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"To get to that, fly," says a police instructor who says the Niagara official is murdered by a colleague



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The rumors and emotions are occurring after a police fired several times at a rural junction in Pelham, Ont., According to the city's mayor.

"There are many questions, but there is also a lot of excitement behind these questions," said Dave Augustyn. "I just hope you can reach the background of that and calculate it and provide healing. This will have undulatory effects."

The Pelham, mainly rural, is to the southwest of St. Catharines.

The Ontario Special Investigations Unit (SIU) divulged more details on Friday, including that only one officer fires his gun and fired several times.

The shooter and the victim were among a group of officers in the Roland Road and Effingham Street area that investigated a collision that had been produced a few days earlier.

"An official released his gun several times, and the other officer was beaten," a press release from the SIU said. "The official who was beaten was transported to the hospital where he is in a stable state."

What would lead to individuals who must serve and protect for themselves.– Dave Augustyn, mayor of Pelham

The release did not indicate how many times the victim was hit.

The SIU says that it will not reveal the identities of the officers according to their policy while the investigation is under way. But the Niagara police say that the wounded officer has 28 years of experience and is assigned to the uniform patrol of Welland and Pelham.

The researchers work at the rural intersection of Roland Road and Effingham Street in the city of Pelham. (Samantha Craggs / CBC)

There are 12 testimonial officers about what happened, including the man who was killed, according to the SIU.

It will not reveal the identities of these officers according to their policy while the investigation is under way. In addition, it has not disclosed what caused the shooting or any type of detail about the relationship between the two men.

"Understanding what happened and the relationship between the officers is part of the SIU's investigation," spokesman Monica Hudon said yesterday.

Union supporting the two officers

Augustyn said there are a lot of rumors that revolve around what happened.

"Our community is one where these types of things do not happen often," he said. "The community is really asking what happened, and what it would lead to people who should serve and protect for themselves."

The Niagara Regional Police Association, for its part, has heard police services throughout the country, said President Cliff Priest. Its association supports both the officers and their families.

"When they hear about traumatic incidents involving police officers, it has a traumatic effect," he said. "This is our family. When one of our families goes wrong, we all have hurt".

No arrests were made

This support, he said, includes offering advice, transportation or just listening.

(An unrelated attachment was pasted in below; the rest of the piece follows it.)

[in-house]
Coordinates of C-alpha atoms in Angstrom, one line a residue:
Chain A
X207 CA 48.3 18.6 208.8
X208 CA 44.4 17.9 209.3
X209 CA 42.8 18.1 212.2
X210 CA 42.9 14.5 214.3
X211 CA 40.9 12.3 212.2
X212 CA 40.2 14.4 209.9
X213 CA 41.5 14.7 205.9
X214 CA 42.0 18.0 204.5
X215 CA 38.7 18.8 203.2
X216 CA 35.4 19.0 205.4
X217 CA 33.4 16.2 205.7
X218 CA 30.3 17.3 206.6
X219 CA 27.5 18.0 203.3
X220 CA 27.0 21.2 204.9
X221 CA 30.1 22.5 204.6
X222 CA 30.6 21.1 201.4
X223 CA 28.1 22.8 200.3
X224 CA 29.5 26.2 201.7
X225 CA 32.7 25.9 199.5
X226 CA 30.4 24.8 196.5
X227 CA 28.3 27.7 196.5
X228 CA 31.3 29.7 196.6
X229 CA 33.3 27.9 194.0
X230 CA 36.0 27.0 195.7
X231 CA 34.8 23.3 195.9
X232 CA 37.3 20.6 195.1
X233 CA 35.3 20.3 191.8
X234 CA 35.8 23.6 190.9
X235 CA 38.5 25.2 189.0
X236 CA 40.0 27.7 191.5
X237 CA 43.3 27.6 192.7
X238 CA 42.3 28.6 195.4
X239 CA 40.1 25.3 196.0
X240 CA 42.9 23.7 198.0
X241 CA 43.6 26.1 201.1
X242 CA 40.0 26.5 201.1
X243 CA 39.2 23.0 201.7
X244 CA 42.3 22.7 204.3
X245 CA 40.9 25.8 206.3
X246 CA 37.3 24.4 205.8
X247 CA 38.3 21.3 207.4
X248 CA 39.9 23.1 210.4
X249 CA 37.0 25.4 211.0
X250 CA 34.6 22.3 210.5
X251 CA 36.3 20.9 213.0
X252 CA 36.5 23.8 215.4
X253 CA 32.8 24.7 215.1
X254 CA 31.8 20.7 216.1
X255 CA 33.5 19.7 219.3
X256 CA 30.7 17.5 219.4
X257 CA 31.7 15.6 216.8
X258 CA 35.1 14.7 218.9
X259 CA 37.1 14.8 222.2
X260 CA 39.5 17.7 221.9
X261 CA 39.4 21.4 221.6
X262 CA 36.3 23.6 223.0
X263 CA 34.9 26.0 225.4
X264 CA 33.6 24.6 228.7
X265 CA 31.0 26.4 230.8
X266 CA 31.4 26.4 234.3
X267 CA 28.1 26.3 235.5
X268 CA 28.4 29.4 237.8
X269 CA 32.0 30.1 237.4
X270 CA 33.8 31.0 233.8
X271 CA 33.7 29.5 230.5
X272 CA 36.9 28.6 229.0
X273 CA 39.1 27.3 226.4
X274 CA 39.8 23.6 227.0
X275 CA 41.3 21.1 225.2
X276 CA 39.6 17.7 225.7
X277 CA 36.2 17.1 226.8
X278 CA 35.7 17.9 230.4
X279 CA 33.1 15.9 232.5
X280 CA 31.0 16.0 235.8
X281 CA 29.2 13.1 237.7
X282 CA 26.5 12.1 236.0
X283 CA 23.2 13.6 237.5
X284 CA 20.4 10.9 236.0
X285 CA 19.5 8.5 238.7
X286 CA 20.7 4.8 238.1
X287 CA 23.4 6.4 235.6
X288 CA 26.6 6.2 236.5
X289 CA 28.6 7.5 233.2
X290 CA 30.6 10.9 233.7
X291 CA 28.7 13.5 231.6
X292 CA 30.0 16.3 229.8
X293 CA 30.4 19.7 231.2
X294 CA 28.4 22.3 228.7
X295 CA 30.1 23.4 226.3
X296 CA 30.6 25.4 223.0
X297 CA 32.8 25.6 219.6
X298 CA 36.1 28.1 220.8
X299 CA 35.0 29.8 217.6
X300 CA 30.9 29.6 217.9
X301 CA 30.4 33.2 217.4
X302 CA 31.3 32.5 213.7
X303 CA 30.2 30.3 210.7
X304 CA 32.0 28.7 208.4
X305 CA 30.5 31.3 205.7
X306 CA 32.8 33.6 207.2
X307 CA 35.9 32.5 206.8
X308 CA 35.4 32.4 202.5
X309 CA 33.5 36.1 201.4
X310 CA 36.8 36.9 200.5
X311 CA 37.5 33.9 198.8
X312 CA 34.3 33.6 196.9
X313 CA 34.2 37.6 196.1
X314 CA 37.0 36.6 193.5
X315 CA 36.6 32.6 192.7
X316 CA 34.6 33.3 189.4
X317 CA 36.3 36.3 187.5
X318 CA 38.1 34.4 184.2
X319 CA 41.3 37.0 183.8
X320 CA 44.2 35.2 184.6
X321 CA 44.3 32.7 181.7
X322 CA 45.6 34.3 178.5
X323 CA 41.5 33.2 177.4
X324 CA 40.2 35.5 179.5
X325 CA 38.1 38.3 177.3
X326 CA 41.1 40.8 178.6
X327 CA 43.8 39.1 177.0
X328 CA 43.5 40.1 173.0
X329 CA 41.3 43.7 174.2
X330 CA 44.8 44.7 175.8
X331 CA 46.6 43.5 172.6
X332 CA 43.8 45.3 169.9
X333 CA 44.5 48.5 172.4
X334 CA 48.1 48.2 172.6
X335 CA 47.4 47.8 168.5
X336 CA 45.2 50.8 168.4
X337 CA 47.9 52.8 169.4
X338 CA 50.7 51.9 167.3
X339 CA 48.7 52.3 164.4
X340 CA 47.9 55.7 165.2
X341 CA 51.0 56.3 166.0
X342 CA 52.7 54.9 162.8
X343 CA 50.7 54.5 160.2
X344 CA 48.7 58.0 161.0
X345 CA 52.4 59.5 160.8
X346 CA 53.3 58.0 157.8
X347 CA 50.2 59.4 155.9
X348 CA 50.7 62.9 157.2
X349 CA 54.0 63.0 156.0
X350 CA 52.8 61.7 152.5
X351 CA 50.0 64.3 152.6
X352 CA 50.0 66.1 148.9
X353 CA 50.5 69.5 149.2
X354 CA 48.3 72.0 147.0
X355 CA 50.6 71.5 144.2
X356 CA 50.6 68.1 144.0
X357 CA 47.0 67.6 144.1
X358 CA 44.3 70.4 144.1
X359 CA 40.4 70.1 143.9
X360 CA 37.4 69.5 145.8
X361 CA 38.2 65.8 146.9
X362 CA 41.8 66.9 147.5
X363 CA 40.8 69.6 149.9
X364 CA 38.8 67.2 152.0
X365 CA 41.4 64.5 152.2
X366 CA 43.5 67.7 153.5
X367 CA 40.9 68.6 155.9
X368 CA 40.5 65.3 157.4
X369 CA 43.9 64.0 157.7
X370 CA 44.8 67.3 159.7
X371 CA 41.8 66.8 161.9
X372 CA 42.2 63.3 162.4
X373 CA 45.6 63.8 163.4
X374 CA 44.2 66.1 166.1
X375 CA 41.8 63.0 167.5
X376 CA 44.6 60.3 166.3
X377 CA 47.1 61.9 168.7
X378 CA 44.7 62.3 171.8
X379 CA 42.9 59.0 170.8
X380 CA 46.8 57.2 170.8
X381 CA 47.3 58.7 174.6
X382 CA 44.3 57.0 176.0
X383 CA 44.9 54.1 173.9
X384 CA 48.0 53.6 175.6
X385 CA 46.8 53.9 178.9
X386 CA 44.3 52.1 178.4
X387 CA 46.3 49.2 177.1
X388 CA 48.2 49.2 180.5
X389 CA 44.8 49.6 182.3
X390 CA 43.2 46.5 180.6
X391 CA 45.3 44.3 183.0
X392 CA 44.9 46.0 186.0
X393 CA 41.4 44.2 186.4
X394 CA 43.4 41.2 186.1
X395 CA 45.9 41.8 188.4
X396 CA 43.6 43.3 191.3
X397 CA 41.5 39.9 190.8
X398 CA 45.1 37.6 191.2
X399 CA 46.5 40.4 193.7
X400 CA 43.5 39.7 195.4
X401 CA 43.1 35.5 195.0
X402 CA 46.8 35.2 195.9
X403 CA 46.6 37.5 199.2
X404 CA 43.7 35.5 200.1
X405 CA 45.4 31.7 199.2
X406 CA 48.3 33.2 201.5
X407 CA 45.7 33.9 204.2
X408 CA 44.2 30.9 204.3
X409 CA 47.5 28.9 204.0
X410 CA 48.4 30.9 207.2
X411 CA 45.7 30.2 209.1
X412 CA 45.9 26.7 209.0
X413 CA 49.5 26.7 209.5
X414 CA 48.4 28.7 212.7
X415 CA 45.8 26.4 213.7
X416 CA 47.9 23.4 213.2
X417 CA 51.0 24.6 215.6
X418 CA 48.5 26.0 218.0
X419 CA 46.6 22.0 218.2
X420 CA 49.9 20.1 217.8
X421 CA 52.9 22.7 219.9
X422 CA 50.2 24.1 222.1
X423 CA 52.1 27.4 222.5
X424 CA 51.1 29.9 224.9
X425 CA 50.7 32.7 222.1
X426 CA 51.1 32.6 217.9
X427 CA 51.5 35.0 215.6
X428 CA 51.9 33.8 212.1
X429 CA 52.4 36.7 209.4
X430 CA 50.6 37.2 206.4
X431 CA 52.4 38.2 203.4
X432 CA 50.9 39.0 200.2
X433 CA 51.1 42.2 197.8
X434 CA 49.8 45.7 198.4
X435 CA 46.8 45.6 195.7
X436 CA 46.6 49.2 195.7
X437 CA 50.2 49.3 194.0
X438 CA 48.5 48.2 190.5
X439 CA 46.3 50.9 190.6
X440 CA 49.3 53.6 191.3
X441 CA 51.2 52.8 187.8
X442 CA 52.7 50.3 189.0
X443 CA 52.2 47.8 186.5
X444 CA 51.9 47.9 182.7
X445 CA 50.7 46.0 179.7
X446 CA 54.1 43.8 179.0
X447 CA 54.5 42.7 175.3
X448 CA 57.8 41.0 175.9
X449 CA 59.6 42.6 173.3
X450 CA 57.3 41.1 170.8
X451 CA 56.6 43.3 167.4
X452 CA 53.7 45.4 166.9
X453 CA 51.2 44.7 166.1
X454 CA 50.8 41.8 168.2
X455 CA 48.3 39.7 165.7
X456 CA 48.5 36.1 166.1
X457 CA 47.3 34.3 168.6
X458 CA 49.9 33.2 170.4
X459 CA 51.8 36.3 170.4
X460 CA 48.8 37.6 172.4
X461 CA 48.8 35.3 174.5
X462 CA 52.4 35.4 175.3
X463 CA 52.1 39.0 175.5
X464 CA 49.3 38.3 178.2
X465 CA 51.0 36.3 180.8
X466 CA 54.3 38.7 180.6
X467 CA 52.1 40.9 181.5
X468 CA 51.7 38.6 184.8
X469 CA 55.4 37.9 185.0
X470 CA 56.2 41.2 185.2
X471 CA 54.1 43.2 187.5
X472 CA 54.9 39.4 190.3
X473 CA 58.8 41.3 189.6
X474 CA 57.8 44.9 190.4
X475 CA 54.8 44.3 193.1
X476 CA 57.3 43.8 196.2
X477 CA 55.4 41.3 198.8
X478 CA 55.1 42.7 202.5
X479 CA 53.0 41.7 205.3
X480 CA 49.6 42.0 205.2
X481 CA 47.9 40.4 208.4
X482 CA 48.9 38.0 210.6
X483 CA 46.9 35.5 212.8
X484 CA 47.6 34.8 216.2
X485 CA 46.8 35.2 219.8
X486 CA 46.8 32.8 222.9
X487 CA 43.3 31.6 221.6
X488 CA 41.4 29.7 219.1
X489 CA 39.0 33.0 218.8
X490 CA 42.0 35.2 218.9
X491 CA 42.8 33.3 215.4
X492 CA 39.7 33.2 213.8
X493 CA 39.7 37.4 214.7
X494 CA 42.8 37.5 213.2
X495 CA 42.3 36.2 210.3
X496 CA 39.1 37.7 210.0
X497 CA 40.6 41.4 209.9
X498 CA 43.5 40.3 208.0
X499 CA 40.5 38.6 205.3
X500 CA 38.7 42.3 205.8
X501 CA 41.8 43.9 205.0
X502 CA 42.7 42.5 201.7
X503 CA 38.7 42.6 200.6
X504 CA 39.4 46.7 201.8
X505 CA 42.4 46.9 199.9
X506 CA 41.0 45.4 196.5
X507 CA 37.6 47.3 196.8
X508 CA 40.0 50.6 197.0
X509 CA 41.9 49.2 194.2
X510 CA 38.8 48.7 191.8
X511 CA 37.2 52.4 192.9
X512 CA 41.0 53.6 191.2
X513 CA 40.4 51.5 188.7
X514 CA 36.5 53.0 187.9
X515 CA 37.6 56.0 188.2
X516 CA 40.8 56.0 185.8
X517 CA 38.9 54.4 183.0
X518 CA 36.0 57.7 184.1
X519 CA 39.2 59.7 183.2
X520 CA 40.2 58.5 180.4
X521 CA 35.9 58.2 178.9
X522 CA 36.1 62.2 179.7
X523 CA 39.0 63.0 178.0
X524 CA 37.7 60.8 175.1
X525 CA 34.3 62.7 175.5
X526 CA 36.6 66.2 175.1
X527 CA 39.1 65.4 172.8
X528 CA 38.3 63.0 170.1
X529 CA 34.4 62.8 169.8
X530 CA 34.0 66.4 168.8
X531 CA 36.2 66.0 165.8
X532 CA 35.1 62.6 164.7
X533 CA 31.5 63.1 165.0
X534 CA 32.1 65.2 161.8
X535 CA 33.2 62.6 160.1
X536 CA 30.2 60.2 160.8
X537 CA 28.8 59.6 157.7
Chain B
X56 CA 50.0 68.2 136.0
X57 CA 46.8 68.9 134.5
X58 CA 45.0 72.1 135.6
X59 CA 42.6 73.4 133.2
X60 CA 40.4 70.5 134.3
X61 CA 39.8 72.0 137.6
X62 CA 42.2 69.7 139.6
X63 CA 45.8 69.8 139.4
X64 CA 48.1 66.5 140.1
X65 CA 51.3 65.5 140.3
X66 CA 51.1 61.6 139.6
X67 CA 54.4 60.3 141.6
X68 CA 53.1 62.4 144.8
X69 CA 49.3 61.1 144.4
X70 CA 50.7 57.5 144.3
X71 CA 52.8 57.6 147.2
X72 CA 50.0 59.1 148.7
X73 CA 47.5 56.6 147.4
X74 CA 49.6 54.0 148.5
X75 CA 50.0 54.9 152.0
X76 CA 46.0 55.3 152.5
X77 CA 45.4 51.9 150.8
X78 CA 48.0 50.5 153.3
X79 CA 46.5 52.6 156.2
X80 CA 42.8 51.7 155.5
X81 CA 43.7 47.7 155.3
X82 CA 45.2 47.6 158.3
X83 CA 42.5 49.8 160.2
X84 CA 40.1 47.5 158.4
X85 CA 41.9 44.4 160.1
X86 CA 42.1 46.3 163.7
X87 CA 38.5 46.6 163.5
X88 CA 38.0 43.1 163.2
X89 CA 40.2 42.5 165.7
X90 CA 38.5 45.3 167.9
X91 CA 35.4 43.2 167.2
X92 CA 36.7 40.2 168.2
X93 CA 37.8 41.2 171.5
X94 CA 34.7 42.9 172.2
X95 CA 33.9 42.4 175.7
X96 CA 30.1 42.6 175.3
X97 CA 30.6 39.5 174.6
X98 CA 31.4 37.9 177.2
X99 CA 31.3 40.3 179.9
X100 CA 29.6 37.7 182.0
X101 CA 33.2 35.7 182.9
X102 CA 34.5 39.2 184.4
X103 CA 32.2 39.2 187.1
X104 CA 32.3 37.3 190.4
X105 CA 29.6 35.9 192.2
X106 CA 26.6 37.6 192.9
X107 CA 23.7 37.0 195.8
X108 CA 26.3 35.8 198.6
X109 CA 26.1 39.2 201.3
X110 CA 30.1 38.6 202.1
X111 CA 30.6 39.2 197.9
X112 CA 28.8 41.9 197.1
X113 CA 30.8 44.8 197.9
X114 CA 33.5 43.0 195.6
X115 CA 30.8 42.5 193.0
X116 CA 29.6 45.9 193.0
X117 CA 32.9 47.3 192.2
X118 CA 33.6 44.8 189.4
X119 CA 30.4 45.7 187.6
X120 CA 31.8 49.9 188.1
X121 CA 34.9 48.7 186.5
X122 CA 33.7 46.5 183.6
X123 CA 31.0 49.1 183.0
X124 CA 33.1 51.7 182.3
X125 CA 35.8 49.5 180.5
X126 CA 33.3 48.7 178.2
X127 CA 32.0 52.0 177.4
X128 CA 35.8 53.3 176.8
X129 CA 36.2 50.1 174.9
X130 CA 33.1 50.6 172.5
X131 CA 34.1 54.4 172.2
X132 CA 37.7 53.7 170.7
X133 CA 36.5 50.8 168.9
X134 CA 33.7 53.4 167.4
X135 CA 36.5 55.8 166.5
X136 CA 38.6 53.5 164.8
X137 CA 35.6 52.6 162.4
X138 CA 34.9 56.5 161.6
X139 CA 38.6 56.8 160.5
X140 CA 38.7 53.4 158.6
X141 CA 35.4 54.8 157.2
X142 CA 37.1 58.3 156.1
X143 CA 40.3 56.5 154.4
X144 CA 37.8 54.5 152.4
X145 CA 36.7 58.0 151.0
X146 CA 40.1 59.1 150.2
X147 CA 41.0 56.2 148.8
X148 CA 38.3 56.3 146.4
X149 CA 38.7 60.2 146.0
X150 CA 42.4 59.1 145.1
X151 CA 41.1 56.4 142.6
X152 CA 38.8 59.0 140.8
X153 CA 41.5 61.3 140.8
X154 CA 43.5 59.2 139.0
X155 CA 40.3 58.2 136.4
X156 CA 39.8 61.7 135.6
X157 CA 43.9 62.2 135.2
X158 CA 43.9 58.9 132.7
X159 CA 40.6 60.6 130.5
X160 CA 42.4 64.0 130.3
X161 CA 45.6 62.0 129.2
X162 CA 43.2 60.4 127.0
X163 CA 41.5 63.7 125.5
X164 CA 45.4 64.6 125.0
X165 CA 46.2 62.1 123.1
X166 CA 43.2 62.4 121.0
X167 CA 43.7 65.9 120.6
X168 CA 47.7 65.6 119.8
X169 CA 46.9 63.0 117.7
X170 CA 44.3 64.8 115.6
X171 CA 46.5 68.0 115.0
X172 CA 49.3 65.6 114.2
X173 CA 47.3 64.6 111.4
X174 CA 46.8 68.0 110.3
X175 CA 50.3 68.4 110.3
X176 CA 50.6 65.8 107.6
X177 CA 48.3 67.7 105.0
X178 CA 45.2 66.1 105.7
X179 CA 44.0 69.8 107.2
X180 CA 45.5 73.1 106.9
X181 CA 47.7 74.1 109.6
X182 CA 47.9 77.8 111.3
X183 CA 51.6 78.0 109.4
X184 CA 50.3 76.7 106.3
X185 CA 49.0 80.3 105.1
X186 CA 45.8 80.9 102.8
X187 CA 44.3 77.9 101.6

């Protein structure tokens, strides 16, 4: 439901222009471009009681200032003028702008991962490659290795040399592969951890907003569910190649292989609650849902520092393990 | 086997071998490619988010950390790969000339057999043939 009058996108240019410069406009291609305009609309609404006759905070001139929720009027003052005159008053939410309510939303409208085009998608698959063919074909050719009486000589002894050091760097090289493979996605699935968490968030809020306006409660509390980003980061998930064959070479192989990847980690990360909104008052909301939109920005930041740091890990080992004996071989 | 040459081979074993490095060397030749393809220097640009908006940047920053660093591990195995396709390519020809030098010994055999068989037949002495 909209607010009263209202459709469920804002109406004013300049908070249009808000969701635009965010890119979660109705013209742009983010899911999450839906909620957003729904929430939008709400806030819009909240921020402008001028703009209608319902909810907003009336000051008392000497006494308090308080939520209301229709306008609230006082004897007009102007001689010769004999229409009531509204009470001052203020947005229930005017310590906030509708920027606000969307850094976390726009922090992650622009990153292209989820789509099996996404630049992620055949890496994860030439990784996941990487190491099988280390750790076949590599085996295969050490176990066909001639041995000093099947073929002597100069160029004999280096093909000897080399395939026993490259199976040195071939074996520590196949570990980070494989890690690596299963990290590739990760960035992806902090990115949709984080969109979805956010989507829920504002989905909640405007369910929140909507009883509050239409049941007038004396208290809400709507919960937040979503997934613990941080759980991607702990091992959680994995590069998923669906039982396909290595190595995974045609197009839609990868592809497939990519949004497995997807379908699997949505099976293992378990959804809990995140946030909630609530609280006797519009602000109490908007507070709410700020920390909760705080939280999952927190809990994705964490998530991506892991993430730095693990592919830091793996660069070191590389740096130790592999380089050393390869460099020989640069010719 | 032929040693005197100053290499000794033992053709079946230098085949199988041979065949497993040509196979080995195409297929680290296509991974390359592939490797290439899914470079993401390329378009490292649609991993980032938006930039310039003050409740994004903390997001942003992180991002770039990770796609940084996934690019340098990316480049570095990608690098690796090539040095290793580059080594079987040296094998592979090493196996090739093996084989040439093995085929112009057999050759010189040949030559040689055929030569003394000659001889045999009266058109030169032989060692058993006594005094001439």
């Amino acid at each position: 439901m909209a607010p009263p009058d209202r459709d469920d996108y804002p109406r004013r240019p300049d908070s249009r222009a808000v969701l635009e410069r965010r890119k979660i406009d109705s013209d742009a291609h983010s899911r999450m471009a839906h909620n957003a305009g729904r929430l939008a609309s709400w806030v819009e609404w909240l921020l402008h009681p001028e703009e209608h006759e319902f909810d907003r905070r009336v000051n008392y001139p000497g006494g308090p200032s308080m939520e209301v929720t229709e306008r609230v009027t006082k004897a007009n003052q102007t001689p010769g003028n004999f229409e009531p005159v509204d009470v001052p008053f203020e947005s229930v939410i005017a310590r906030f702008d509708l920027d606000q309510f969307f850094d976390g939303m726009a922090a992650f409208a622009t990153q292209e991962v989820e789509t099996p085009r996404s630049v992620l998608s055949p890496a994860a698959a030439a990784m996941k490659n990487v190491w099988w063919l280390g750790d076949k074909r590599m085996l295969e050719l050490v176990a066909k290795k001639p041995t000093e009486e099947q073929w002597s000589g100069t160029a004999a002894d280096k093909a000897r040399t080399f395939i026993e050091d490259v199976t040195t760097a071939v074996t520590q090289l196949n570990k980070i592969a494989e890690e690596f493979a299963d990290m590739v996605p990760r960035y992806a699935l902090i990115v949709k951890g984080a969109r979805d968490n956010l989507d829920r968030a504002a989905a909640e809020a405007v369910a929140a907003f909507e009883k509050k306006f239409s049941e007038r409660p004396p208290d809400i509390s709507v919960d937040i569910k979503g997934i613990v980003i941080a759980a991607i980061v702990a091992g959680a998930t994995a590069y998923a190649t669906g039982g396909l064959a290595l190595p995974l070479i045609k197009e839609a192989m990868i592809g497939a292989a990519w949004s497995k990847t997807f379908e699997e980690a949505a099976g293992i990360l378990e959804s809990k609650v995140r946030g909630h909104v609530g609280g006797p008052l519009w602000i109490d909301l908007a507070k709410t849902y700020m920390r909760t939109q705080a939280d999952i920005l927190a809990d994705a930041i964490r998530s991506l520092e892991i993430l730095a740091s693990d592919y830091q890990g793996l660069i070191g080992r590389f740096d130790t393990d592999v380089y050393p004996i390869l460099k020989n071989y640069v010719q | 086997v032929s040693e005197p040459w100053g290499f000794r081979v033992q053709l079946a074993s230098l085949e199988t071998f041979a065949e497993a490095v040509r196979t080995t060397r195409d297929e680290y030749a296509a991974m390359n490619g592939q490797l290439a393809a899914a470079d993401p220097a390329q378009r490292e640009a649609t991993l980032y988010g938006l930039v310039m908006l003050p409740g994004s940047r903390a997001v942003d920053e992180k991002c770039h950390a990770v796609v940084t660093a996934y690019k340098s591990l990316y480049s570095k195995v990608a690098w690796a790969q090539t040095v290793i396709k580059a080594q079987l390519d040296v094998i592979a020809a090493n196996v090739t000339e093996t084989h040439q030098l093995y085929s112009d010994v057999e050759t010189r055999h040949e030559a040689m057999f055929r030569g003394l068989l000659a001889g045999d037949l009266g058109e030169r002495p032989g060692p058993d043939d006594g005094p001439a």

Bryan MacCulloch, Chief of Police Officer of the Niagara Region, said he asked the Ontario provincial police to determine whether there was any criminal guilty outside the SIU area, but said You have not been arrested in connection with the shootout.

"The days and the next few weeks will be dealing with the NRPS family and the community we serve," he said. "I ask for your support to our members and all those involved."

Kevin Bryan, a York police detective and a retired police instructor at Seneca College, says that while the conflicts between officials are not usual, he has never seen an incident such as this week.

Because a police officer fires another service and, in light of the day, it's simply amazing, he said.

"To get to that, wow"

"I have seen infidelity in the work between officers and spouses of the official, where an officer is with the partner of another person," Bryan said.

There will be some selected items and things like this.– Kevin Bryan, police instructor

"I know the incidents where someone has been hit in the face and things in this way, about infidelity or infidelity that is perceived. But I have never seen where he has come to the shots and also at work .

"I have seen an officer take another officer for the necklace of the shirt and push them against a closet where an officer does not like another … but for that, go."

And just as shooting is having an impact on the community, wealth will also be made through the service.

"There will be some eligible sides and things like that," Bryan said

"There will be guys who might believe that the boy deserved to be shot, and there will be kids who hated [shooter]. "

Bryan said that undoubtedly the high levels of NRPS deepen the current situation to see if people were aware of any acreage between the two officers.

Bryan said that while the situation is extremely unusual, police unions have handled situations where they support the agents in conflict.

"This can happen, it's uncomfortable, but you just get your own lawyers."

Michael Kempa, chair of the criminology department at the University of Ottawa, told CBC News that, in a case like this, no official would be charged until the investigation was completed, which is the opposite of how generally It would be a member of the public.

"I think the public will be surprised to learn that for a normal police officer, the default value would be to not start with a charge, because it would at first suggest that the download of the firearm was probably reasonable, and then we will investigate and if we find something wrong, then we will charge … for a member of the public, it is the other way around, "Kempa said.

But for a civilian citizen, he said: "We say well, a firearm was issued, it is probably not reasonable, we will take the charge and we will see if we have enough to get a conviction."

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